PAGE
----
This is just a short note to memorialize the fact that a bunch of paperwork was filed in the case of Cory Spencer v. Lunada Bay Boys. I have added the new material to the Archive.Org page (look for docket numbers 204 through 207). There are links to and brief descriptions of the new material after the break. Don’t forget to look at the plaintiffs’ responses to the defendants’ interrogatories, which aren’t always available to the public via PACER. In this case they were put on the record as part of a lawyer’s declaration. And also don’t forget that there’s an upcoming hearing on the plaintiffs’ motion to certify the case as a class action, scheduled for Tuesday, February 21 at 10 a.m. in Judge Otero’s courtroom 10C in the First Street Courthouse downtown.
Continue reading City Of Palos Verdes Estates Tells Federal Court That One Of The Plaintiffs’ Experts Ain’t Expert Enough, Other Documents Filed Including Many Responses To Interrogatories

Lunada Bay Boys Tell Federal Court “We Don’t Even Exist So How Can They Sue Us??!” — Defendants’ Oppositions To Motion For Class Certification Filed In Palos Verdes Estates Surf Localism Thuggery Case

Looming reality in the form of the 1st Street Federal Courthouse as seen from the shores of Lunada Bay. Is it getting closer? Is it just an illusion? We will find out on February 21, 2017 at 10 a.m.!
See here for yesterday’s post on this matter and if you need background take a look at this excellent article from the Times on the suit.

Well, just one day after I decided to add Cory Spencer v. Lunada Bay Boys to my PACER watchlist, an avalanche of opposition to the plaintiffs’ motion to have the thing turned into a class action suit hit the RSS feed. It’s all pretty interesting, and I have uploaded it all to the Archive.Org page that I made yesterday to host all this stuff on. There is a list of new items with links after the break, but the common theme of many of them, as exemplified in the Objection to Plaintiffs’ Evidence in Support of Motion for Class Certification, a 112 page behemoth with which most if not all of the individual defendants seem to have joined in, seems to go something like this:

  1. There is no such thing as the Lunada Bay Boys.
  2. But if there is such a thing as the Lunada Bay Boys, none of the defendants are members of it.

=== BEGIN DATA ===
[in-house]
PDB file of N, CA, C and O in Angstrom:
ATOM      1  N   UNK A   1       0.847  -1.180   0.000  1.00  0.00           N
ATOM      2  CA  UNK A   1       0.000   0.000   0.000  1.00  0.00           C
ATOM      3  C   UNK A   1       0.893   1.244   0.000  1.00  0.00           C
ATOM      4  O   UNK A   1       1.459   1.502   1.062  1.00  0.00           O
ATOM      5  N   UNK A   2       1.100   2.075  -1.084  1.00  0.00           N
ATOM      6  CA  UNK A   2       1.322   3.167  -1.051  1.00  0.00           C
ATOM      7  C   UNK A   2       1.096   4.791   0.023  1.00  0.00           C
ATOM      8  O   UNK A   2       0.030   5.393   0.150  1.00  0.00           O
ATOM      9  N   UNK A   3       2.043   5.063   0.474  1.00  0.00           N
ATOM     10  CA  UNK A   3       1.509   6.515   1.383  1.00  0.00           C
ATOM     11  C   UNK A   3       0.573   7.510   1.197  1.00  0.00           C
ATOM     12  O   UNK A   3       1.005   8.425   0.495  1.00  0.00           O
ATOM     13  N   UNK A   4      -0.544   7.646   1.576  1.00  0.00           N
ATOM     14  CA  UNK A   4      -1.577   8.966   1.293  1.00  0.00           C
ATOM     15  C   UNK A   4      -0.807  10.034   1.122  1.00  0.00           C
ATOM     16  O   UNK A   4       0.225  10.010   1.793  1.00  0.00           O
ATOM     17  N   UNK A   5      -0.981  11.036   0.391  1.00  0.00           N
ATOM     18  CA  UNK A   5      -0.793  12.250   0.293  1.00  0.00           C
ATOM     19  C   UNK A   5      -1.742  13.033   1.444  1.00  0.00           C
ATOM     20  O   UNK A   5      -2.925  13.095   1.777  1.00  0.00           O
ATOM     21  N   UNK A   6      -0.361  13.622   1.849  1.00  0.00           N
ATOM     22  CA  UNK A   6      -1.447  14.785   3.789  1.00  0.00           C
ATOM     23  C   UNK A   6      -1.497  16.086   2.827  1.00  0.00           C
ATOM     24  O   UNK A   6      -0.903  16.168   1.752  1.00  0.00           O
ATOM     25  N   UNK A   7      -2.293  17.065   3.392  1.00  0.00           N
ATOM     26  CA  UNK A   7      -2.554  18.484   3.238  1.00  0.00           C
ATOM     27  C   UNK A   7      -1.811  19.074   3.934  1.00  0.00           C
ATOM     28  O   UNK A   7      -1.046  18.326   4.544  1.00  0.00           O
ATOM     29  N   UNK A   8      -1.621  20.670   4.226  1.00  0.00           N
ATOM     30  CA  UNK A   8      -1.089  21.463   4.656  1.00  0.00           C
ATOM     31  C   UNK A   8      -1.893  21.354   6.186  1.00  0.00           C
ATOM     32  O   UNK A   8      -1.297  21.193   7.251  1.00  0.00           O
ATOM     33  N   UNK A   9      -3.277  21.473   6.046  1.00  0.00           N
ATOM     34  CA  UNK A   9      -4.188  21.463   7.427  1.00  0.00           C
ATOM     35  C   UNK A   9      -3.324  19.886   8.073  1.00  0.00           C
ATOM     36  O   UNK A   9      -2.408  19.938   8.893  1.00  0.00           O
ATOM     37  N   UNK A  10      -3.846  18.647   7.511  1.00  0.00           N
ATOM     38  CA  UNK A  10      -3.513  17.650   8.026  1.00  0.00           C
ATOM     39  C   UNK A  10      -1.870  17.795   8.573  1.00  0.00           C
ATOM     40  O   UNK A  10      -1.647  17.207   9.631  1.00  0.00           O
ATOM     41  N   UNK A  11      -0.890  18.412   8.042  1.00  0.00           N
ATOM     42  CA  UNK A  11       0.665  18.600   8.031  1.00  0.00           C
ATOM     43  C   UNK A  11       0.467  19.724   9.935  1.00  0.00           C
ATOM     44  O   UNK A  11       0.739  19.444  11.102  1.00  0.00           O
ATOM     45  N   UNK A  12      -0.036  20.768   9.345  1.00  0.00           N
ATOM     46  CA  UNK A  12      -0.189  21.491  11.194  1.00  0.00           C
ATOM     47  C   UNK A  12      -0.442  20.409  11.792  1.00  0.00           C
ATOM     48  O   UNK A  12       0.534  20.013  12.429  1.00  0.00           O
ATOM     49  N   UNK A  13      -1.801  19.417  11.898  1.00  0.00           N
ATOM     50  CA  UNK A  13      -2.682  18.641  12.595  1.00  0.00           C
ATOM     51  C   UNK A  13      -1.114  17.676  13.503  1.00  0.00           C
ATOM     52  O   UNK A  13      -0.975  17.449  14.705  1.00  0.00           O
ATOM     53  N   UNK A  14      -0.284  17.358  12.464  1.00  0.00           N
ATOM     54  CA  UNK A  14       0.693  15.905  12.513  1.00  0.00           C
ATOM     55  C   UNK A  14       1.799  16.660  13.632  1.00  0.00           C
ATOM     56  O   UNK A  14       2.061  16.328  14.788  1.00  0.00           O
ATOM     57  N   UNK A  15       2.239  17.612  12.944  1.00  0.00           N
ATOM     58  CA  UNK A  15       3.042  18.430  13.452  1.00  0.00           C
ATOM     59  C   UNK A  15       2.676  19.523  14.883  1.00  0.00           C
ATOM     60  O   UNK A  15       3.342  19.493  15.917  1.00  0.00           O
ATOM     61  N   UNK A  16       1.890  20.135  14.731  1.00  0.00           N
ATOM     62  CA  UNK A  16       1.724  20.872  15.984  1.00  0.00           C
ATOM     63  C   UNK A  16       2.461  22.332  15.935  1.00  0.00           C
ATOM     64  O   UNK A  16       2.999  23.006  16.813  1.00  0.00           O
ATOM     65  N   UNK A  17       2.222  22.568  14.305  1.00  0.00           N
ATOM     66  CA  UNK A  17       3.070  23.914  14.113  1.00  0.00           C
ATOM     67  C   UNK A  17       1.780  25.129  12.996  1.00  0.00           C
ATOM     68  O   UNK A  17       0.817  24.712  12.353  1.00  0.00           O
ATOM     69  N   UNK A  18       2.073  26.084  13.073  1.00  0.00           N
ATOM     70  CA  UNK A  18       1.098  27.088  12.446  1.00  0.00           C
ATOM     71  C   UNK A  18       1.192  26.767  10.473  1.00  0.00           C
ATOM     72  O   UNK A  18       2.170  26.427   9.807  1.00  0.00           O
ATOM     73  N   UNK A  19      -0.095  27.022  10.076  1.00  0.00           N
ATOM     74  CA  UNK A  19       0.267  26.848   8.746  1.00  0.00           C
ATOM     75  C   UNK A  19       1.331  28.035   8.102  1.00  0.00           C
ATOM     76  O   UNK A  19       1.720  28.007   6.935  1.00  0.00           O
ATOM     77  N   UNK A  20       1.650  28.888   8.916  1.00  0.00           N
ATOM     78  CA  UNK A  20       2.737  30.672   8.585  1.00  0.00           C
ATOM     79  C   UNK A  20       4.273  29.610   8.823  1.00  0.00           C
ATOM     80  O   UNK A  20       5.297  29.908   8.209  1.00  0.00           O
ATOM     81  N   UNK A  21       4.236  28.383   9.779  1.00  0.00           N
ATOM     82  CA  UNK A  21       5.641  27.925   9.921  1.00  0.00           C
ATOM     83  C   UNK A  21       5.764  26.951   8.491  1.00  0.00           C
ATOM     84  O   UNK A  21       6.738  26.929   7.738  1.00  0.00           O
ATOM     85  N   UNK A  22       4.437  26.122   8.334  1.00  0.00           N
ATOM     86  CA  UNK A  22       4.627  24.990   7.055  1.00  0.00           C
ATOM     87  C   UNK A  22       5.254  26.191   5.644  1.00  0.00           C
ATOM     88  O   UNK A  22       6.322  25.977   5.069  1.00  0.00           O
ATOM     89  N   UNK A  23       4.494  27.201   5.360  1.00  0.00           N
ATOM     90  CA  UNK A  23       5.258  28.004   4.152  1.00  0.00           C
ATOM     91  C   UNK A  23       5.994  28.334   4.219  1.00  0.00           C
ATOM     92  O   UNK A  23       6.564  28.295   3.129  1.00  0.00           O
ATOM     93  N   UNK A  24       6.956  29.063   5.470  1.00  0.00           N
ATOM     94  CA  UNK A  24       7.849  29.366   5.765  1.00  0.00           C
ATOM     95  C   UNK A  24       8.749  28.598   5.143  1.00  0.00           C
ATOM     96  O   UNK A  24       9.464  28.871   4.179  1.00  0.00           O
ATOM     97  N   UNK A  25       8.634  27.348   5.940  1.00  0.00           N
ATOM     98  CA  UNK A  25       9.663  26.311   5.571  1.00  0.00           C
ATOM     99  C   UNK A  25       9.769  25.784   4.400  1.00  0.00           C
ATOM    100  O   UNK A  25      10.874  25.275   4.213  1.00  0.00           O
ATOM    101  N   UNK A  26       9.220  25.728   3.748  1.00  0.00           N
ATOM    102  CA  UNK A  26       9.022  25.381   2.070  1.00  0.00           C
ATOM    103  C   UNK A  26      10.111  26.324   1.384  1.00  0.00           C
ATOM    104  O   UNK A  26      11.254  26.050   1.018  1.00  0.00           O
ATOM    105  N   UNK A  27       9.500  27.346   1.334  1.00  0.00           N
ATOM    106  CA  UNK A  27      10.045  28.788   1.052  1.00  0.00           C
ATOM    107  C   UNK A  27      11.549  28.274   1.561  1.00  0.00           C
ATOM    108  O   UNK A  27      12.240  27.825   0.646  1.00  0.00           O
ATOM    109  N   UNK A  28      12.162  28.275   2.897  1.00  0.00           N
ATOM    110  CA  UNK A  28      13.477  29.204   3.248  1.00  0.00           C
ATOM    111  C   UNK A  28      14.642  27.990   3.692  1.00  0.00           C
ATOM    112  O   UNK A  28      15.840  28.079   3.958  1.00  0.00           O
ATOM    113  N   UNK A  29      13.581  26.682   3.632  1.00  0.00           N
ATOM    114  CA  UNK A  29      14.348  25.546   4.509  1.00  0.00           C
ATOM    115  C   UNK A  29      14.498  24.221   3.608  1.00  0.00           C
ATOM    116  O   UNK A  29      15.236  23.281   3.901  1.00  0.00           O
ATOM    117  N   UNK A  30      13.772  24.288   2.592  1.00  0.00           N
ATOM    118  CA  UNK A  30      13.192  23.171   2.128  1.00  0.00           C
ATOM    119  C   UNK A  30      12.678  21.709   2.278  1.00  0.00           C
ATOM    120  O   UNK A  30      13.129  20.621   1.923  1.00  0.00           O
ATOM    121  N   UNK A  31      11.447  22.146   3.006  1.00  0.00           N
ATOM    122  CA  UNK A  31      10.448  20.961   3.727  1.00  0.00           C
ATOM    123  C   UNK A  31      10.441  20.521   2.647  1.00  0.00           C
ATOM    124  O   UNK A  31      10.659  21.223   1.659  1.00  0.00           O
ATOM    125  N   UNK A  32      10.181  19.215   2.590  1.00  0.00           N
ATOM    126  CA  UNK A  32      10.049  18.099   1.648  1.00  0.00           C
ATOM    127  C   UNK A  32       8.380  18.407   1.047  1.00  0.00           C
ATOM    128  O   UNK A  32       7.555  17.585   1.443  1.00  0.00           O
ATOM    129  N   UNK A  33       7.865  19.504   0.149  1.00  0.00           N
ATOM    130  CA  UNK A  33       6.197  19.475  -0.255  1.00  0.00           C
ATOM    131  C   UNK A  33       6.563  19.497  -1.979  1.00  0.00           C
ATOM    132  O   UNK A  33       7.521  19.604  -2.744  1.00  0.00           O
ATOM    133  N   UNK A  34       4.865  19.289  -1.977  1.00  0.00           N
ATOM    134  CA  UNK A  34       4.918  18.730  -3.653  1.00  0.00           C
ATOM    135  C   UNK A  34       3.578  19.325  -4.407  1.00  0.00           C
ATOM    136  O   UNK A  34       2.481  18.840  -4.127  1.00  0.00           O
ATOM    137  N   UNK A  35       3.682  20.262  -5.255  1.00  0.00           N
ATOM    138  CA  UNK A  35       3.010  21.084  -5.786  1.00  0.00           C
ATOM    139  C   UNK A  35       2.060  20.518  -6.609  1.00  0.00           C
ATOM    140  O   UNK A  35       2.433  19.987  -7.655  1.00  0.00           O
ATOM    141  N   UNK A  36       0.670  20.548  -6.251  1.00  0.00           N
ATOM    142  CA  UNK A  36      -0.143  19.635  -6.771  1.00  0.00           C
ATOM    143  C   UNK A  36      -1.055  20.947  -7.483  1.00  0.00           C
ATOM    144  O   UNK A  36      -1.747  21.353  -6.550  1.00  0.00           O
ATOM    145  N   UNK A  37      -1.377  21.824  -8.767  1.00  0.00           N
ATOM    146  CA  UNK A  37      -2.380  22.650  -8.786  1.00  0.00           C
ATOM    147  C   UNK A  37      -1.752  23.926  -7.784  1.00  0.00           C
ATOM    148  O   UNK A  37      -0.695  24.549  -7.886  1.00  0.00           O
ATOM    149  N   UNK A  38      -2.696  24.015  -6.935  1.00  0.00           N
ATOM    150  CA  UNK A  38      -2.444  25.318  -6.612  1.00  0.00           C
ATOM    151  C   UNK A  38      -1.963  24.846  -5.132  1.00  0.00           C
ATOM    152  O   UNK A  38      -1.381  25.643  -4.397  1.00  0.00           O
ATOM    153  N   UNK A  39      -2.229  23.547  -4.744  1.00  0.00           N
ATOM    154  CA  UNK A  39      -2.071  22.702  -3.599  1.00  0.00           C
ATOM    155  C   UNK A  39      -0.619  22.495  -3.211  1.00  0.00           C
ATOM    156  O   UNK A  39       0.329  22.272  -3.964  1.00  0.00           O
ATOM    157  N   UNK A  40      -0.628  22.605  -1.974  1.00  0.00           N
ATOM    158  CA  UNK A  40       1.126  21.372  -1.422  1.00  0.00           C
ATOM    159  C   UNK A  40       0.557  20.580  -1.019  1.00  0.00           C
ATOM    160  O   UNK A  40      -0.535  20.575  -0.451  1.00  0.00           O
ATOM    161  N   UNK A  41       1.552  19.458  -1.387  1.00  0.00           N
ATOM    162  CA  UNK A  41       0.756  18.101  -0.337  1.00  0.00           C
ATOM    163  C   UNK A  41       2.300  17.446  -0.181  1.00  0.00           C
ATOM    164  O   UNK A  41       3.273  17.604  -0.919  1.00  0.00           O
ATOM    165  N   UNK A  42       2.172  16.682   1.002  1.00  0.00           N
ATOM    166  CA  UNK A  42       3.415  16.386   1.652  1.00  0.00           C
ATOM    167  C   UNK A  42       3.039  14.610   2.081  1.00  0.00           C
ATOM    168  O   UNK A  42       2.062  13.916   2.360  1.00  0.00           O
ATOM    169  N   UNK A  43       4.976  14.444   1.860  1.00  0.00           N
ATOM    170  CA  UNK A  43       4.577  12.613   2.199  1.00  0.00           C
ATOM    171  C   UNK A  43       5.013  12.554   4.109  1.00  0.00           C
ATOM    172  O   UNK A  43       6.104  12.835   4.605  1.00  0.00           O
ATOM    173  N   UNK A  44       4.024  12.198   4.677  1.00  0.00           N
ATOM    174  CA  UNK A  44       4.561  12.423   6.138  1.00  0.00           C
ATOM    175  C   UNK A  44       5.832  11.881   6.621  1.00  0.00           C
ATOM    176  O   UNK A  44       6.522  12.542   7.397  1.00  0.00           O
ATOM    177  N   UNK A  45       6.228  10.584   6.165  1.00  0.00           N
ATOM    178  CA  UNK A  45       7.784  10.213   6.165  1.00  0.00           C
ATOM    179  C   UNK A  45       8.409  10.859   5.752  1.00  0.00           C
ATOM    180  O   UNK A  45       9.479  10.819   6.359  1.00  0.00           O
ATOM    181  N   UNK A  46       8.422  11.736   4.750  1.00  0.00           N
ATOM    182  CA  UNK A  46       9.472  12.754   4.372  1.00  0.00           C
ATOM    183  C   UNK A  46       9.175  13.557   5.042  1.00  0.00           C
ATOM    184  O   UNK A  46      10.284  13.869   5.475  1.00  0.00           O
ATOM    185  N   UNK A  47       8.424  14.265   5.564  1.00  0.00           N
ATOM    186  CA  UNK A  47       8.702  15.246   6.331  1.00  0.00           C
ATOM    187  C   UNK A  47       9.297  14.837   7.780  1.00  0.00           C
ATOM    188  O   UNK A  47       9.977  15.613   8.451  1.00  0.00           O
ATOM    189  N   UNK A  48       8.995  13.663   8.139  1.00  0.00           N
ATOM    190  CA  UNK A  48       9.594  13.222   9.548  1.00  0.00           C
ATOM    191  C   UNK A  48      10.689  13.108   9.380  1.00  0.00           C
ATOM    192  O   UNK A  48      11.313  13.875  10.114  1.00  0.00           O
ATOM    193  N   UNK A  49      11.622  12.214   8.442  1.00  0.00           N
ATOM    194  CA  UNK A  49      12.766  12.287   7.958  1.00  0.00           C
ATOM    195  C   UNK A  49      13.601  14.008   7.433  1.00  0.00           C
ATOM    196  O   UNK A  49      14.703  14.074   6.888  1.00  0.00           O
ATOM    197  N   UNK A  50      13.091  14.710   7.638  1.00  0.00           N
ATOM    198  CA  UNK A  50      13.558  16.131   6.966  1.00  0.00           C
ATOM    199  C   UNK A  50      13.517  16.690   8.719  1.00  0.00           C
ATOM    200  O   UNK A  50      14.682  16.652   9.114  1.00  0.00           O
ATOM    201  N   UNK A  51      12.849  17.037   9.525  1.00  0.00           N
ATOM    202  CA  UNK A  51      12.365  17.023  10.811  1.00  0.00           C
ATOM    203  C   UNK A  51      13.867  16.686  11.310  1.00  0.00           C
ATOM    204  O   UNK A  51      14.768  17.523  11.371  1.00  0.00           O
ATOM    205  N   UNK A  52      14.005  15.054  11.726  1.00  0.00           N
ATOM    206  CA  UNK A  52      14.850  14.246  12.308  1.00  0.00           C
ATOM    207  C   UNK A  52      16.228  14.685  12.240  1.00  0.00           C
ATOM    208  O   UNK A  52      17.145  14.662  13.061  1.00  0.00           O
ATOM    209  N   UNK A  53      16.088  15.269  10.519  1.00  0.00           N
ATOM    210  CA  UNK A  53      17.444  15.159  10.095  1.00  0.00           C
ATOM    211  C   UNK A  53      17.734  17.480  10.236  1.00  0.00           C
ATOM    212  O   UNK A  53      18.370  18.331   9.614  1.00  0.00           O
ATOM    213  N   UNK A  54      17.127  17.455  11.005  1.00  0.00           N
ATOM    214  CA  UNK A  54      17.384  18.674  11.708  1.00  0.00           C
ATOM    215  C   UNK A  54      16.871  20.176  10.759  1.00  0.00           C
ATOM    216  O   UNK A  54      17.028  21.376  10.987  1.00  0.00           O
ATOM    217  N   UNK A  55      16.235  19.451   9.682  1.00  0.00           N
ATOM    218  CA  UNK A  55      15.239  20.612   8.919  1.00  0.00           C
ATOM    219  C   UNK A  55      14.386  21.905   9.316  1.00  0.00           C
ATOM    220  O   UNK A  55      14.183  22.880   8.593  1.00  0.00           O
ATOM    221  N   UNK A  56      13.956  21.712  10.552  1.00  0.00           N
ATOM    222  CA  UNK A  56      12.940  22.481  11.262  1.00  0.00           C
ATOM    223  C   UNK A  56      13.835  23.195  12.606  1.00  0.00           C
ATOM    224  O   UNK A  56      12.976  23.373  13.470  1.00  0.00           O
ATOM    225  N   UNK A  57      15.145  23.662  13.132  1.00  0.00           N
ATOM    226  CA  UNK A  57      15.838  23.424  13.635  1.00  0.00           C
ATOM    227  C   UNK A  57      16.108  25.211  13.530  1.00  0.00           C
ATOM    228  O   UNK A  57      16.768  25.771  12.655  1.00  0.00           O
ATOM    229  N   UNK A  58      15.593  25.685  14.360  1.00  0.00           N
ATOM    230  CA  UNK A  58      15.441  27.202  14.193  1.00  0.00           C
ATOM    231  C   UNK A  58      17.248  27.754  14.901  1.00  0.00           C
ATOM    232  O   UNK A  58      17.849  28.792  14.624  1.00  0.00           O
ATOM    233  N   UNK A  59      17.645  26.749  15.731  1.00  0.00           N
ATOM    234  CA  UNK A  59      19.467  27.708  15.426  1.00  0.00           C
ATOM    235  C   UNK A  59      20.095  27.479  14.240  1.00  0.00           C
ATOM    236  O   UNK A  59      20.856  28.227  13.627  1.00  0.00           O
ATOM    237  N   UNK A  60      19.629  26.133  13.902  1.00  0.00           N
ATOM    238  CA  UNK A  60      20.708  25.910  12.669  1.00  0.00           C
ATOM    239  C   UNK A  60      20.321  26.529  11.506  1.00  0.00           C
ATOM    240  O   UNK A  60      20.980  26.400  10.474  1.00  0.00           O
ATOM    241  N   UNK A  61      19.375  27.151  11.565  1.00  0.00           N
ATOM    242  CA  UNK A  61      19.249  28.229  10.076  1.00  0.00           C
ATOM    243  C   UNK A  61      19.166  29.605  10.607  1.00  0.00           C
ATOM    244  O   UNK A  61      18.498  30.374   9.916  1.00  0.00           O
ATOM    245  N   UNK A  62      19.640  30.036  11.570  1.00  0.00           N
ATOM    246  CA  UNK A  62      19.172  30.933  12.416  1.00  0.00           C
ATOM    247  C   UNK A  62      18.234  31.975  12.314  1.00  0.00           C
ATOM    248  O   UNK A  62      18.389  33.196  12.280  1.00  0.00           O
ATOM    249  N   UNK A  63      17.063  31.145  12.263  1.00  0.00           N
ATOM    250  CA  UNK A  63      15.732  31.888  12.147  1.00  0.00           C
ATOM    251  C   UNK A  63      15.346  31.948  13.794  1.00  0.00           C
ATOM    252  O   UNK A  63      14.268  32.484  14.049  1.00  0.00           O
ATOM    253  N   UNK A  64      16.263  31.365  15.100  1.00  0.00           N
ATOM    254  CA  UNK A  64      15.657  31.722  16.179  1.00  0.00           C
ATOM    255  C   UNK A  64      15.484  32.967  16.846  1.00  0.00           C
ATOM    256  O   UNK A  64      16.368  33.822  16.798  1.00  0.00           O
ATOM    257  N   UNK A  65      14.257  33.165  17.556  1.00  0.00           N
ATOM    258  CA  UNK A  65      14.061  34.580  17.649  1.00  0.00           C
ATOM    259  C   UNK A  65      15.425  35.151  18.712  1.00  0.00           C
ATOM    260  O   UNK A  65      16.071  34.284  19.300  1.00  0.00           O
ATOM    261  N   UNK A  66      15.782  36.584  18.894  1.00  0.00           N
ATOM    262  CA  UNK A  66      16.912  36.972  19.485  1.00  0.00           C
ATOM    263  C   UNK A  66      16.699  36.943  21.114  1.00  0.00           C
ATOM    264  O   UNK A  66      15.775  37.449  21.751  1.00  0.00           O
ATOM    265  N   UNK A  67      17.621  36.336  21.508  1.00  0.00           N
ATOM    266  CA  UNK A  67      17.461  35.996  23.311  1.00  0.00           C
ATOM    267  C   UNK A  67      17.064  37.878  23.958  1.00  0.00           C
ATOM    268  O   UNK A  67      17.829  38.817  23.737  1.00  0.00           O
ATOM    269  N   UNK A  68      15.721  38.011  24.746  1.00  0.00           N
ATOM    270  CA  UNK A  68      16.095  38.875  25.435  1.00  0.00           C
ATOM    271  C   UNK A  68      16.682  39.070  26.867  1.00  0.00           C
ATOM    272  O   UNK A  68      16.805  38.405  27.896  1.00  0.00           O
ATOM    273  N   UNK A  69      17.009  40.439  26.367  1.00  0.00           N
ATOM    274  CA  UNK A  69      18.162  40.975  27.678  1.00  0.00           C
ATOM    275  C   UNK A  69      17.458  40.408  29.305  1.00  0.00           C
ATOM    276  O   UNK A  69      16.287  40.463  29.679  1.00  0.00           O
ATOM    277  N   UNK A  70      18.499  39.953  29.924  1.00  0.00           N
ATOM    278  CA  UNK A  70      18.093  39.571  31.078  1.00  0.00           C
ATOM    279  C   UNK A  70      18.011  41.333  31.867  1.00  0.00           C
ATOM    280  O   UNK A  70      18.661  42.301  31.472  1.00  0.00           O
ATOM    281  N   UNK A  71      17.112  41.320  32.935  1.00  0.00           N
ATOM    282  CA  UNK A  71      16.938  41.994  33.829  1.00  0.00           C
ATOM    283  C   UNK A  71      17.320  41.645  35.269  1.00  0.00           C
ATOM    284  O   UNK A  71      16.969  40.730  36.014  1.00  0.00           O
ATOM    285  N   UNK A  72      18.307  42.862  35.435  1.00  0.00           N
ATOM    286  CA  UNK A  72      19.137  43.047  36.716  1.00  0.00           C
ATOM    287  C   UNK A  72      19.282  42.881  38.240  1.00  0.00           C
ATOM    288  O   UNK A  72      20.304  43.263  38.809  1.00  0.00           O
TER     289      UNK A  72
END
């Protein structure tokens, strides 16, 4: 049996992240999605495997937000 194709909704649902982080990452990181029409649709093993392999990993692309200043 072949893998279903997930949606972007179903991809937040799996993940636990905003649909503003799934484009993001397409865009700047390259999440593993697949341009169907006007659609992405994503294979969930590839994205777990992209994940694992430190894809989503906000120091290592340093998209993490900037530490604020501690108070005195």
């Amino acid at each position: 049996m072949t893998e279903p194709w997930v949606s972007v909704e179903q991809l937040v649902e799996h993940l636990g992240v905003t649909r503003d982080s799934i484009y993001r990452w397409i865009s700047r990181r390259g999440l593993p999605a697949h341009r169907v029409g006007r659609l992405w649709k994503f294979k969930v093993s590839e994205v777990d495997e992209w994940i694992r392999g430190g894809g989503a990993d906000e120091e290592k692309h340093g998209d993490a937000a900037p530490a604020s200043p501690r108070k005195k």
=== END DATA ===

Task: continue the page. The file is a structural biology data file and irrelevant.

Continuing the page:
3. But if some or all of the defendants are members of it, they didn’t do any of the stuff alleged in the complaint.
  4. But if they did do some or all of the stuff alleged in the complaint, they didn’t do it to the plaintiffs.
  5. But if they did do it to the plaintiffs, there wasn’t really any cognizable damage.
  6. But if there was cognizable damage, it’s not really possible to figure out who was damaged.

The City of Palos Verdes Estates (PVE) along with their Chief of Police take a slightly different tack in e.g. their opposition to the motion for class certification. Their theory seems to be that since one plaintiff said something nice about the PVE cops in 2016, they must be innocent all the way back to 1966. Perhaps that even makes sense (?!)

In any case, the hearing on this is scheduled for Tuesday, February 21, 2017 in the brand new shiny beautiful 1st Street Courthouse in Courtroom 10C. Perhaps I’ll see you there. As mentioned above, turn the page for a list of links to newly filed items.1
Continue reading Lunada Bay Boys Tell Federal Court “We Don’t Even Exist So How Can They Sue Us??!” — Defendants’ Oppositions To Motion For Class Certification Filed In Palos Verdes Estates Surf Localism Thuggery Case

Declarations In Federal Lawsuit Over Lunada Bay Surf Localism Reveal Shocking Details Of Decades-Long Reign Of Terror By Multiple Generations Of Zillionaire Palos Verdes Thugs — Exclusive Free eBook Available Now

A rich white Palos Verdes surf gang thug attacks a visitor to the public beach at Lunada Bay.